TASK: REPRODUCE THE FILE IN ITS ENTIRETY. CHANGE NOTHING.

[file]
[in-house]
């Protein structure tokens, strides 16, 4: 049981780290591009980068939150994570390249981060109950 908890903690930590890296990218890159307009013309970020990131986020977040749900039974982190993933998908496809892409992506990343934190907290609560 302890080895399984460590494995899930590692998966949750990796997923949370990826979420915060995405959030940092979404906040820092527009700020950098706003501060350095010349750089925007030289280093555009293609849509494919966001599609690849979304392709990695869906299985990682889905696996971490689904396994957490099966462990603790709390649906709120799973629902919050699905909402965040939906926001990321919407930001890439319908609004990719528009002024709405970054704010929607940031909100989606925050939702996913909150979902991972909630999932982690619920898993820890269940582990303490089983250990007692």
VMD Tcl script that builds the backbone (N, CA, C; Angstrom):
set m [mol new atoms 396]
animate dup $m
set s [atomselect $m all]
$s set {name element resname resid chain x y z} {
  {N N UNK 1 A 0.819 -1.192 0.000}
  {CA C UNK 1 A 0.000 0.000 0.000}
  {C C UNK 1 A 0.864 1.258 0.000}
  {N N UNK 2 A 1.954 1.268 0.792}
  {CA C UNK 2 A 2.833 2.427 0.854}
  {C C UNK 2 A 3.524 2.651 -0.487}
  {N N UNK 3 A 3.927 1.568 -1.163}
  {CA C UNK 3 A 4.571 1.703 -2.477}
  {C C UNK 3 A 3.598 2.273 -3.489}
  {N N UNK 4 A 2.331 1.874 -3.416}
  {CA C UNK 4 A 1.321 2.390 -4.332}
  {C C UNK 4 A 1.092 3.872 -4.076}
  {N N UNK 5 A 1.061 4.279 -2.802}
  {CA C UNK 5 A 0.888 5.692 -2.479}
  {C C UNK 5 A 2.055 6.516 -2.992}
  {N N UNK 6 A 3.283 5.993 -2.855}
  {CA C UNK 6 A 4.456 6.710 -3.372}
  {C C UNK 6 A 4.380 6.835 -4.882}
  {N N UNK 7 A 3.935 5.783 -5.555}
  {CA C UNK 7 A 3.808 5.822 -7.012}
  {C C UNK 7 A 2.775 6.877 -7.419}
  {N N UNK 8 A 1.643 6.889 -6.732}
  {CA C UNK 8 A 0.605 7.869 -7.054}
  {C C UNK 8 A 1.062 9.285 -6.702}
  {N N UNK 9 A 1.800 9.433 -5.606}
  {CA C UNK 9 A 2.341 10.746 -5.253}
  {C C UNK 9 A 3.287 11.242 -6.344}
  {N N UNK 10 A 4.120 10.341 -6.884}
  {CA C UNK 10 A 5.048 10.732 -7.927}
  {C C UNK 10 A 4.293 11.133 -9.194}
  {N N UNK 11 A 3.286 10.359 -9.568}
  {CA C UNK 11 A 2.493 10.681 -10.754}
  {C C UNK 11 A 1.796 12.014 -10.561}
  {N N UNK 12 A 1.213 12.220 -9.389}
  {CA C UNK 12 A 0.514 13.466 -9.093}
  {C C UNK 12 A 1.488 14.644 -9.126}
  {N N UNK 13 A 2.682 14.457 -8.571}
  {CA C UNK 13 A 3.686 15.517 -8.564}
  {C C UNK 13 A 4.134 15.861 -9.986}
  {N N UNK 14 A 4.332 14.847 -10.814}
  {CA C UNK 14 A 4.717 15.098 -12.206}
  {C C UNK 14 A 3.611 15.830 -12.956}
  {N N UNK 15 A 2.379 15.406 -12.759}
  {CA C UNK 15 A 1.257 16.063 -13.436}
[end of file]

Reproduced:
[in-house]
């Protein structure tokens, strides 16, 4: 049981780290591009980068939150994570390249981060109950 908890903690930590890296990218890159307009013309970020990131986020977040749900039974982190993933998908496809892409992506990343934190907290609560 302890080895399984460590494995899930590692998966949750990796997923949370990826979420915060995405959030940092979404906040820092527009700020950098706003501060350095010349750089925007030289280093555009293609849509494919966001599609690849979304392709990695869906299985990682889905696996971490689904396994957490099966462990603790709390649906709120799973629902919050699905909402965040939906926001990321919407930001890439319908609004990719528009002024709405970054704010929607940031909100989606925050939702996913909150979902991972909630999932982690619920898993820890269940582990303490089983250990007692």
VMD Tcl script that builds the backbone (N, CA, C; Angstrom):
set m [mol new atoms 396]
animate dup $m
set s [atomselect $m all]
$s set {name element resname resid chain x y z} {
  {N N UNK 1 A 0.819 -1.192 0.000}
  {CA C UNK 1 A 0.000 0.000 0.000}
  {C C UNK 1 A 0.864 1.258 0.000}
  {N N UNK 2 A 1.954 1.268 0.792}
  {CA C UNK 2 A 2.833 2.427 0.854}
  {C C UNK 2 A 3.524 2.651 -0.487}
  {N N UNK 3 A 3.927 1.568 -1.163}
  {CA C UNK 3 A 4.571 1.703 -2.477}
  {C C UNK 3 A 3.598 2.273 -3.489}
  {N N UNK 4 A 2.331 1.874 -3.416}
  {CA C UNK 4 A 1.321 2.390 -4.332}
  {C C UNK 4 A 1.092 3.872 -4.076}
  {N N UNK 5 A 1.061 4.279 -2.802}
  {CA C UNK 5 A 0.888 5.692 -2.479}
  {C C UNK 5 A 2.055 6.516 -2.992}
  {N N UNK 6 A 3.283 5.993 -2.855}
  {CA C UNK 6 A 4.456 6.710 -3.372}
  {C C UNK 6 A 4.380 6.835 -4.882}
  {N N UNK 7 A 3.935 5.783 -5.555}
  {CA C UNK 7 A 3.808 5.822 -7.012}
  {C C UNK 7 A 2.775 6.877 -7.419}
  {N N UNK 8 A 1.643 6.889 -6.732}
  {CA C UNK 8 A 0.605 7.869 -7.054}
  {C C UNK 8 A 1.062 9.285 -6.702}
  {N N UNK 9 A 1.800 9.433 -5.606}
  {CA C UNK 9 A 2.341 10.746 -5.253}
  {C C UNK 9 A 3.287 11.242 -6.344}
  {N N UNK 10 A 4.120 10.341 -6.884}
  {CA C UNK 10 A 5.048 10.732 -7.927}
  {C C UNK 10 A 4.293 11.133 -9.194}
  {N N UNK 11 A 3.286 10.359 -9.568}
  {CA C UNK 11 A 2.493 10.681 -10.754}
  {C C UNK 11 A 1.796 12.014 -10.561}
  {N N UNK 12 A 1.213 12.220 -9.389}
  {CA C UNK 12 A 0.514 13.466 -9.093}
  {C C UNK 12 A 1.488 14.644 -9.126}
  {N N UNK 13 A 2.682 14.457 -8.571}
  {CA C UNK 13 A 3.686 15.517 -8.564}
  {C C UNK 13 A 4.134 15.861 -9.986}
  {N N UNK 14 A 4.332 14.847 -10.814}
  {CA C UNK 14 A 4.717 15.098 -12.206}
  {C C UNK 14 A 3.611 15.830 -12.956}
  {N N UNK 15 A 2.379 15.406 -12.759}
  {CA C UNK 15 A 1.257 16.063 -13.436}